PostPosted: Mon Sep 25, 2006 3:33 pm    Post subject: Reply with quote

I returned to the UK last year after 6 years teaching in Poland. My NI contributions were the least of my concerns. I've been lucky enough to get a DoS position at a decent school that pays okay. It's been a year now and they've put me on their pension and health insurance plan.

Teaching jobs are thin on the ground and getting thinner. London seems to be the largest market but regular hours are difficult to get. If you have a DELTA get a DofS Job, I know they're underpaid but it's regular hours.

Otherwise, I would look at moving to CUP or OUP to see if they're looking for staff, they generally are and have all the benefits.

Concerning Pensions, I haven't back paid any contributions for the simple reason that the amount I'll get eventually will be ridiculously low and the age limit will be pushed to 70 most likely. As I said before I have an employers pension which I'll start making contributions too myself next year. I'm wary of taking out a pension because both my Mother and step-father had been sold duff ones that came in £20,000 lower than they expected (each) They've been buying property ever since because they're more likely to get a decent return on it over the next 20 years.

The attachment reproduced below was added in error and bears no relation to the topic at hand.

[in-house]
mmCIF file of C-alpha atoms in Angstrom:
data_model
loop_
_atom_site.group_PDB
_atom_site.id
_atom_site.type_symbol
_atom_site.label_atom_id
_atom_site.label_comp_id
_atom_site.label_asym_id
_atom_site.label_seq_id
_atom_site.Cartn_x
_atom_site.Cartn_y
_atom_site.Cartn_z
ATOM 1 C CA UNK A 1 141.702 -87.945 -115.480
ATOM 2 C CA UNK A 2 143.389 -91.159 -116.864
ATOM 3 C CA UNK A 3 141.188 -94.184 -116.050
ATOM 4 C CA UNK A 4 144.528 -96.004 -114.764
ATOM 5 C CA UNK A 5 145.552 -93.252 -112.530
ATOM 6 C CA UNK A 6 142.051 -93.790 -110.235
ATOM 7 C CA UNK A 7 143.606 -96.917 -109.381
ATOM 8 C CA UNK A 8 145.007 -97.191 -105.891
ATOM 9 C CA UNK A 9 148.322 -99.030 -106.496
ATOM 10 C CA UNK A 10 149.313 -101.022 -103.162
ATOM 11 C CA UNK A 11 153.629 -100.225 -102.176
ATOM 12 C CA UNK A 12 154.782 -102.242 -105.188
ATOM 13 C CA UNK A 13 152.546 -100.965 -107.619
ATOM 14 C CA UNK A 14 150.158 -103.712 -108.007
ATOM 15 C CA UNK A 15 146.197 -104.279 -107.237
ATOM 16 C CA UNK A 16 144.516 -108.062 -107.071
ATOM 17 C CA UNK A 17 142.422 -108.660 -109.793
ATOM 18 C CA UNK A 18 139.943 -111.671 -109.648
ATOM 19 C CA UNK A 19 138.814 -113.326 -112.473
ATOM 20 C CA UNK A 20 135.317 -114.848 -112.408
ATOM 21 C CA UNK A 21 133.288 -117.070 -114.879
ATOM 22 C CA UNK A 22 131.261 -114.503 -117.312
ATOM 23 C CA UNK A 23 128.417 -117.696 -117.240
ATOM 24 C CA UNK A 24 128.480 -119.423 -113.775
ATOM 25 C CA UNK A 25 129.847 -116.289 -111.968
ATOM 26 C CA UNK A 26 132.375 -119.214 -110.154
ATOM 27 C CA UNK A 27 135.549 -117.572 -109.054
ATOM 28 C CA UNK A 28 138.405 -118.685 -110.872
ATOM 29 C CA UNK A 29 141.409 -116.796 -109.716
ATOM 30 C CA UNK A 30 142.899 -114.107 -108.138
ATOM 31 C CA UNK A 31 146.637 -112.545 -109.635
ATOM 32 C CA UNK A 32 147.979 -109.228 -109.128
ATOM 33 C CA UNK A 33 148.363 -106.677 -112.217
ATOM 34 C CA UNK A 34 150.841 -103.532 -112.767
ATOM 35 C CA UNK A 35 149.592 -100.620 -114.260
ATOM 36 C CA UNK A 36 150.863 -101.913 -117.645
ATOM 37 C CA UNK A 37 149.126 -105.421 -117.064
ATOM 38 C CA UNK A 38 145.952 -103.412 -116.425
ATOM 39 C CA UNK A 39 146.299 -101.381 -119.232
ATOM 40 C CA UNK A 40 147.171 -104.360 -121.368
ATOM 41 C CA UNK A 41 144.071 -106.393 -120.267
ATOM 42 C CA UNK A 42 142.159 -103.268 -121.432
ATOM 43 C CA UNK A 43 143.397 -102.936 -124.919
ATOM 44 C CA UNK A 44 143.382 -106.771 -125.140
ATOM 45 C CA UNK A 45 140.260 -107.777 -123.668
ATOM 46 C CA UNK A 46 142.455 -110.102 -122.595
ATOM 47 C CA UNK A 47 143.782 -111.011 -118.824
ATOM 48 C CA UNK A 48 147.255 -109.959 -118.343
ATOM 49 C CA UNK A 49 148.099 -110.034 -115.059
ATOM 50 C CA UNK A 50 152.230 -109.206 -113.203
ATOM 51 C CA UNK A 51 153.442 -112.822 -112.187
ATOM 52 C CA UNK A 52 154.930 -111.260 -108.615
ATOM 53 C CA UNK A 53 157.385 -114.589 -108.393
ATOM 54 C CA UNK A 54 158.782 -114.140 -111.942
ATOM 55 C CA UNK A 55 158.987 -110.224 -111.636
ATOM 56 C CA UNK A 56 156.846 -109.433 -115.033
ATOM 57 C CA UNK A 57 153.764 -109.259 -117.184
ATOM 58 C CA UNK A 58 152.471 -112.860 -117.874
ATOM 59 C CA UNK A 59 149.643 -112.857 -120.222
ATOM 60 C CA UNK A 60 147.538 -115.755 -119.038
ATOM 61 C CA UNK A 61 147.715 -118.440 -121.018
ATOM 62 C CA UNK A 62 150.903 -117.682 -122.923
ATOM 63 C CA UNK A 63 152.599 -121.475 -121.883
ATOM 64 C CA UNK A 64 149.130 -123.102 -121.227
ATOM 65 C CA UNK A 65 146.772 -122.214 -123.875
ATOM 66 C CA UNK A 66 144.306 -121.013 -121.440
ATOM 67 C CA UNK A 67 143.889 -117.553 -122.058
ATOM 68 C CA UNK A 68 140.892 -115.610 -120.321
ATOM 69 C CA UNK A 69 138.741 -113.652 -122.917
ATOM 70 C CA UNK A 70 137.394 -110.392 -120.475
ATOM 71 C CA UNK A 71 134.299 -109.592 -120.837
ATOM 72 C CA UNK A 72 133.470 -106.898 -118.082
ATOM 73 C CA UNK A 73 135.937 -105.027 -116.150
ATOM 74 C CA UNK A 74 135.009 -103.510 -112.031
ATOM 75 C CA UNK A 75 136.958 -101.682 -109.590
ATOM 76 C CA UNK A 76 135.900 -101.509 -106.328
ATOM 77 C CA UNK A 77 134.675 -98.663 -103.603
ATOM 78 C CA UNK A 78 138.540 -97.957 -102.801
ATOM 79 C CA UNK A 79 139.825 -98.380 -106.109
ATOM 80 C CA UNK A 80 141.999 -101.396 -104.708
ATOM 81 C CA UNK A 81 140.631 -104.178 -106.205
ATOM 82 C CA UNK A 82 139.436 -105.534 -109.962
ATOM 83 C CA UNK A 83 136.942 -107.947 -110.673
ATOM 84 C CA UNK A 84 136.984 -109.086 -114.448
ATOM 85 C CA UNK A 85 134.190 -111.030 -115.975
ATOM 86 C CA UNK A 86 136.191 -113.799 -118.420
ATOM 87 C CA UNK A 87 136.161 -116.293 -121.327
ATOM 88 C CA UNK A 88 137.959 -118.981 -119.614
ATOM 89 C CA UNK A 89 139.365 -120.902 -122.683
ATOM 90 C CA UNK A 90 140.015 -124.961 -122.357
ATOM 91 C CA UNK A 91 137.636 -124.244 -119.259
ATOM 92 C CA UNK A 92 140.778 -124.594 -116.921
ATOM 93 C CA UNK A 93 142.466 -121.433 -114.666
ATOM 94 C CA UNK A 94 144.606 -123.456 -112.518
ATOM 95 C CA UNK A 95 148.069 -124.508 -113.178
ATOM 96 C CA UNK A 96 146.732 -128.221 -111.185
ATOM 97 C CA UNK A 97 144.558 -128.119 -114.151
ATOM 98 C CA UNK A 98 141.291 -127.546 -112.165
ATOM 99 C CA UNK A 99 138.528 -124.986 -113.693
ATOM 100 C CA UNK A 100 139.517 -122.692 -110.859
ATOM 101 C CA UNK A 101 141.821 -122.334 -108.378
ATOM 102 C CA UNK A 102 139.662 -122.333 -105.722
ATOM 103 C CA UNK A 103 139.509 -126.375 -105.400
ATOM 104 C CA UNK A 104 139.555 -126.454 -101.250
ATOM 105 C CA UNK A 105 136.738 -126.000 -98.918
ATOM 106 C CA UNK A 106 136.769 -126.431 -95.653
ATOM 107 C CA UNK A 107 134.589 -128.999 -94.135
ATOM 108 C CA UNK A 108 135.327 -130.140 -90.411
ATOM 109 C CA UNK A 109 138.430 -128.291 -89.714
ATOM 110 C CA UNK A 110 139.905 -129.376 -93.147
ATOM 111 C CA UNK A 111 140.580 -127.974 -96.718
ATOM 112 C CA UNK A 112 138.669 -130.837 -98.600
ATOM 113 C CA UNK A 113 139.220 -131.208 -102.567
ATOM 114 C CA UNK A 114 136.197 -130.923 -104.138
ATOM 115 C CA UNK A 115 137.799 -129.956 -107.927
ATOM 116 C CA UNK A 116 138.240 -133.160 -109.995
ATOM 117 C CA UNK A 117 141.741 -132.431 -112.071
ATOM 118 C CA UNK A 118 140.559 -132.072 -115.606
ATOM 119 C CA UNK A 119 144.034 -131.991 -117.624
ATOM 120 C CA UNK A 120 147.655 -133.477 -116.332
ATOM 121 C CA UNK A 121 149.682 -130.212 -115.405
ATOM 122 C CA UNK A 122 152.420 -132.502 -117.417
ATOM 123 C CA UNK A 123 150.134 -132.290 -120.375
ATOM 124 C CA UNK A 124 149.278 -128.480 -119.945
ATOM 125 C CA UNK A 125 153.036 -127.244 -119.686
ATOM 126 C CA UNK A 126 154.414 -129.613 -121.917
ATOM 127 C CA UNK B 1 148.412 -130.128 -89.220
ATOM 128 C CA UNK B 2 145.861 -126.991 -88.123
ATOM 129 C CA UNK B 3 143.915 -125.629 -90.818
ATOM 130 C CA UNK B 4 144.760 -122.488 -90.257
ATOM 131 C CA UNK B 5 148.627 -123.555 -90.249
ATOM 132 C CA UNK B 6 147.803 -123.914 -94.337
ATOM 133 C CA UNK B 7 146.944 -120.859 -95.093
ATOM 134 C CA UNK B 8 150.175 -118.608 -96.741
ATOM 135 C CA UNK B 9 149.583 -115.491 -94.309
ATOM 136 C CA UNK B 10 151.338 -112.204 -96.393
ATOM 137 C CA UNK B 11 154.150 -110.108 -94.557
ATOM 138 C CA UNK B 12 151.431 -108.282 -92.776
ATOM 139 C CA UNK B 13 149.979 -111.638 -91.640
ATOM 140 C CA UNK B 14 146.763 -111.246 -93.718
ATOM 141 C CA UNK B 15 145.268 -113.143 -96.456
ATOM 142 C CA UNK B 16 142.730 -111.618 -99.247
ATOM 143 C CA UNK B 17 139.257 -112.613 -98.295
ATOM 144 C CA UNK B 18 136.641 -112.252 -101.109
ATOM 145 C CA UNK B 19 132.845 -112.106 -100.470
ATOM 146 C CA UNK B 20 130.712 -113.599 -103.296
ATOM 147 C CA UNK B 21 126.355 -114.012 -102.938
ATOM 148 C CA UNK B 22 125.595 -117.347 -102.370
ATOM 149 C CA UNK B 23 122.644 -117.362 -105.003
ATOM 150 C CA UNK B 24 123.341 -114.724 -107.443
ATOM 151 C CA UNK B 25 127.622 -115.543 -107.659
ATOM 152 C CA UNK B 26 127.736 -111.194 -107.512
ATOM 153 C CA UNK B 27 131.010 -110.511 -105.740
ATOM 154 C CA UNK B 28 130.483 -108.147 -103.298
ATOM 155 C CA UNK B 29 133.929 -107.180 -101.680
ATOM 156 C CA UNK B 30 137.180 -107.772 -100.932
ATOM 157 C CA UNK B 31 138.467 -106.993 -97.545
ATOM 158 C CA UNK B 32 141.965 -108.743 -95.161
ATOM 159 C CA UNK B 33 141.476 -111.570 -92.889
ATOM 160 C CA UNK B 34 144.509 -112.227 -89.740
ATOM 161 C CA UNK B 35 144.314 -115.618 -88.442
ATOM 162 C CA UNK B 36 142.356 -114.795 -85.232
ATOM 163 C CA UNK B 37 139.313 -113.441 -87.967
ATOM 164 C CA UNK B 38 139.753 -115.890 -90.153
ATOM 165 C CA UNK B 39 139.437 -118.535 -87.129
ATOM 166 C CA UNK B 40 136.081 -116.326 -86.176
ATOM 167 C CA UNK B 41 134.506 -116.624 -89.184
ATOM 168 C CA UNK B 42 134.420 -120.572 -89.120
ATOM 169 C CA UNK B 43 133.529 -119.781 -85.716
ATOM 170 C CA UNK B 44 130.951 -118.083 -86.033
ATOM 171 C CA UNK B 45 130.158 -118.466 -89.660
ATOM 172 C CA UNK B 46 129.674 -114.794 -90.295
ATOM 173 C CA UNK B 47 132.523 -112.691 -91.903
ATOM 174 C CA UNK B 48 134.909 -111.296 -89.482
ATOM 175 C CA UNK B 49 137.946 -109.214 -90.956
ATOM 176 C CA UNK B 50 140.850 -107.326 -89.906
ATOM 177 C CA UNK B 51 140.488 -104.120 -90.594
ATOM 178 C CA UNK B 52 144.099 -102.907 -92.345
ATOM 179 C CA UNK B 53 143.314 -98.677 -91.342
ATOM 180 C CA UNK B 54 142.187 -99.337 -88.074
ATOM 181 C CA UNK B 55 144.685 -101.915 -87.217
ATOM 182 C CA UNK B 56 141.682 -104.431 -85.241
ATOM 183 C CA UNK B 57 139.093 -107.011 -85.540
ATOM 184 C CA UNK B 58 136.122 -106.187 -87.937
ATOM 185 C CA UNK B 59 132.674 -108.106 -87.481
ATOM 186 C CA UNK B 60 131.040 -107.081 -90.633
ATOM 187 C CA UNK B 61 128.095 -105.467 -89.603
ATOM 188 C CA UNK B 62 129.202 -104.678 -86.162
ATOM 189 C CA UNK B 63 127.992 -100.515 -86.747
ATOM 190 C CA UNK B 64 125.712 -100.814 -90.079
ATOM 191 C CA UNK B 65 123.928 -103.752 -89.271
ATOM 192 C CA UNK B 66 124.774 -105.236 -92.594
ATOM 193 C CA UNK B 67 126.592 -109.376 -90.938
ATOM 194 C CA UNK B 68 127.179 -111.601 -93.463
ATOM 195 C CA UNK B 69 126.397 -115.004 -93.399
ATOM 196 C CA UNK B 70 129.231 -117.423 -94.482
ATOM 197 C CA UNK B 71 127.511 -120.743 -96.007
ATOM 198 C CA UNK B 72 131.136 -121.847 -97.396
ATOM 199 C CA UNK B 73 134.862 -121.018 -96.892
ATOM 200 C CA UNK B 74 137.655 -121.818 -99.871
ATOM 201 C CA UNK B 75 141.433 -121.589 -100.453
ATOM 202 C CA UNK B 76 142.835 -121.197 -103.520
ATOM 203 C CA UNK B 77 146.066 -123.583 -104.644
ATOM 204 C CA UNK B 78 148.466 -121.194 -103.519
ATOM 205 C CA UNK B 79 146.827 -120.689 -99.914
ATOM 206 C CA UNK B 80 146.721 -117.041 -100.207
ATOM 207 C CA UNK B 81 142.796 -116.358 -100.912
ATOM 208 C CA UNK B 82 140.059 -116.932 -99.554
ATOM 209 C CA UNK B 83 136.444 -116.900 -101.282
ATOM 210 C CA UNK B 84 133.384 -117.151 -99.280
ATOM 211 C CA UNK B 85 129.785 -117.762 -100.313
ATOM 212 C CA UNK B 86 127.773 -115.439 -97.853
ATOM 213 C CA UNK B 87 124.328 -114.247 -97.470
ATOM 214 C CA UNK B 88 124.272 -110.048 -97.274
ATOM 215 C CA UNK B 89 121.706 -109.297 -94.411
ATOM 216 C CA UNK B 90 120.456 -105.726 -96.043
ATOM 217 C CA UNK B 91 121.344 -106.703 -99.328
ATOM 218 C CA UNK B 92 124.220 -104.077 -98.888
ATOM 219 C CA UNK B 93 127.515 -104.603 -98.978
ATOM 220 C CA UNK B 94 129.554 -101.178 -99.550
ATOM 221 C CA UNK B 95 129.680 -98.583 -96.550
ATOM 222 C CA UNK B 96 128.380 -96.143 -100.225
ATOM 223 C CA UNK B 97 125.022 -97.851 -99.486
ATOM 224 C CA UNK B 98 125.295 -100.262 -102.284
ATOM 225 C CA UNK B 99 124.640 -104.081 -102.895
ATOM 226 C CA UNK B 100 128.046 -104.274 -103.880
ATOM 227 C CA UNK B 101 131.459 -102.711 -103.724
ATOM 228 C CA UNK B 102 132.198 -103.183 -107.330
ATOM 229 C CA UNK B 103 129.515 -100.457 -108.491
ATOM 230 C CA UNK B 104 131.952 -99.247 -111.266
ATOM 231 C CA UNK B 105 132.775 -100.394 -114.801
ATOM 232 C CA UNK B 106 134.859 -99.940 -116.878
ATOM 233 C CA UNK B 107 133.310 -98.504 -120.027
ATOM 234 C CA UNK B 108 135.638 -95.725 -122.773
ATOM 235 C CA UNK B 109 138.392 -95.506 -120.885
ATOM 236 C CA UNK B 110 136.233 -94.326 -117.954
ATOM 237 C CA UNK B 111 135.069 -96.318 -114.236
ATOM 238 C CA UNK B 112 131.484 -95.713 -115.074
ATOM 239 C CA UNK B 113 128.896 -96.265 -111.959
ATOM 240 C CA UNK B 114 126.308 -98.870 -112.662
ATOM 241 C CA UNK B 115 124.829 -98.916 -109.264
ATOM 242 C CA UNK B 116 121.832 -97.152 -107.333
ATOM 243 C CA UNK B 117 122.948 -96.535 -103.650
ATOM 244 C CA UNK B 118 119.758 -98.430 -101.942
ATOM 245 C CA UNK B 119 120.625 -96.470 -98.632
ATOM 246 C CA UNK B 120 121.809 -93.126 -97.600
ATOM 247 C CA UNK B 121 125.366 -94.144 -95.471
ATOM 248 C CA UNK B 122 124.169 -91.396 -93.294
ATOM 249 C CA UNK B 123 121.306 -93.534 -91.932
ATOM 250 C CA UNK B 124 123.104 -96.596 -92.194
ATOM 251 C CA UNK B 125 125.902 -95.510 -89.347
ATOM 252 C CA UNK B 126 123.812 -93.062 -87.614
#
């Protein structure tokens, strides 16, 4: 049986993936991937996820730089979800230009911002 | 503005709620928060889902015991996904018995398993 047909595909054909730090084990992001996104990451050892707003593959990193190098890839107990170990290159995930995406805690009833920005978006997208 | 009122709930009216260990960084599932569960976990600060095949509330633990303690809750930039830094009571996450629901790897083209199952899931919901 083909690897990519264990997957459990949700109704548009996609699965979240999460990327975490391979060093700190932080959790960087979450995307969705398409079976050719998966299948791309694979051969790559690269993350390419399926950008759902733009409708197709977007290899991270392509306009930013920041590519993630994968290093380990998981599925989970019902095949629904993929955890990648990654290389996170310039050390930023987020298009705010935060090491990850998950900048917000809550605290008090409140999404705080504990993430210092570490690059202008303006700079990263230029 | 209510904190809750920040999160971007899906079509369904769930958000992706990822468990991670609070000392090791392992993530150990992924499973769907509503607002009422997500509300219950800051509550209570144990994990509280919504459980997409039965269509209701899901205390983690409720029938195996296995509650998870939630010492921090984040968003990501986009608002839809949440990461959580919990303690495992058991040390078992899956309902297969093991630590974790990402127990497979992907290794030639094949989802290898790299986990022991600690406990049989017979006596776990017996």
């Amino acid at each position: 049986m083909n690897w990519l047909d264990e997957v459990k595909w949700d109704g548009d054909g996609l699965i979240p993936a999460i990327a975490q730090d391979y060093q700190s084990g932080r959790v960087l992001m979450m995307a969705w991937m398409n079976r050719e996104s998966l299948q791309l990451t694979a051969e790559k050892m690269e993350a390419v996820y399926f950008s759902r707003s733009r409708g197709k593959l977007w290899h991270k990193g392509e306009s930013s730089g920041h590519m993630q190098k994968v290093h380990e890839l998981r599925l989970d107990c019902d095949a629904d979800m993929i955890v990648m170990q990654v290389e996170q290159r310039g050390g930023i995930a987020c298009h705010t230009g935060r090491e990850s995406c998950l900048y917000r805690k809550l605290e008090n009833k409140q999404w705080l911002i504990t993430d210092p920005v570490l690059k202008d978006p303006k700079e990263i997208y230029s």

If you are thinking of coming back to the UK the main thing is to make sure you're qualified to the eyeballs, and it's cheaper to do a lot of the qualifications abroad rather than here in the UK.
Back to top
View user's profile Send private message
poof



Joined: 23 May 2005
Posts: 161

PostPosted: Tue Sep 26, 2006 5:45 am    Post subject: Reply with quote

6 years away is the same term as me. I just wonder how it's been in terms of culture shock. I've felt more at home abroad than the UK! The thought of adjusting to all that processed food again gives me the shivers...

I'm most worried about finding a job which pays enough to cover apartment rental costs. I'm really worried about being homeless. I don't necessarily need a teaching job, although it would be nice because I'm familiar with teaching. The only job I ever managed to find in the UK after graduation was scraping bird crap from hotel balconies for 1 pound an hour with my fingernails - no surprise, then, that I was pleased to escape as an ESL teacher!

The pension issue isn't an immediate concern. I'll look into it as it goes, but it's certainly been useful advice about the NI back payments. Thanks.
Back to top
View user's profile Send private message
SueH



Joined: 01 Feb 2003
Posts: 1022
Location: Northern Italy

PostPosted: Tue Sep 26, 2006 7:43 am    Post subject: Reply with quote